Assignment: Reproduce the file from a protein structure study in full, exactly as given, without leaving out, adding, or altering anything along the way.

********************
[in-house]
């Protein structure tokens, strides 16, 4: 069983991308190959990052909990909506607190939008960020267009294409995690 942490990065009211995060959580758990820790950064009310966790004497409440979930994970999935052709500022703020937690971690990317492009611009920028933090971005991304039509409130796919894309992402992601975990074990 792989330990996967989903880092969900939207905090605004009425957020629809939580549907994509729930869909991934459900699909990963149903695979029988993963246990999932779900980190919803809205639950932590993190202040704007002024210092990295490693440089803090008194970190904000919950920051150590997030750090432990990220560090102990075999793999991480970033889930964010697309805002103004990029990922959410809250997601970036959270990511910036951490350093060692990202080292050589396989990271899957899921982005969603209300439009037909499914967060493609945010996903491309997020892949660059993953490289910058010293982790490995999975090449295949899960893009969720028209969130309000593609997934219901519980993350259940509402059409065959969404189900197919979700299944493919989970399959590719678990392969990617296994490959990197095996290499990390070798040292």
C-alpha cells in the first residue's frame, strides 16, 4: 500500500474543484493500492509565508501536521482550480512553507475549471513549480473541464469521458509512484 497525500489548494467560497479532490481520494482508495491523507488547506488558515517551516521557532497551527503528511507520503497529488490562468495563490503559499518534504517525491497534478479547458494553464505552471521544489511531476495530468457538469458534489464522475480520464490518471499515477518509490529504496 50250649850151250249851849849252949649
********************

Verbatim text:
[in-house]
């Protein structure tokens, strides 16, 4: 069983991308190959990052909990909506607190939008960020267009294409995690 942490990065009211995060959580758990820790950064009310966790004497409440979930994970999935052709500022703020937690971690990317492009611009920028933090971005991304039509409130796919894309992402992601975990074990 792989330990996967989903880092969900939207905090605004009425957020629809939580549907994509729930869909991934459900699909990963149903695979029988993963246990999932779900980190919803809205639950932590993190202040704007002024210092990295490693440089803090008194970190904000919950920051150590997030750090432990990220560090102990075999793999991480970033889930964010697309805002103004990029990922959410809250997601970036959270990511910036951490350093060692990202080292050589396989990271899957899921982005969603209300439009037909499914967060493609945010996903491309997020892949660059993953490289910058010293982790490995999975090449295949899960893009969720028209969130309000593609997934219901519980993350259940509402059409065959969404189900197919979700299944493919989970399959590719678990392969990617296994490959990197095996290499990390070798040292």
C-alpha cells in the first residue's frame, strides 16, 4: 500500500474543484493500492509565508501536521482550480512553507475549471513549480473541464469521458509512484 497525500489548494467560497479532490481520494482508495491523507488547506488558515517551516521557532497551527503528511507520503497529488490562468495563490503559499518534504517525491497534478479547458494553464505552471521544489511531476495530468457538469458534489464522475480520464490518471499515477518509490529504496 50250649850151250249851849849252949649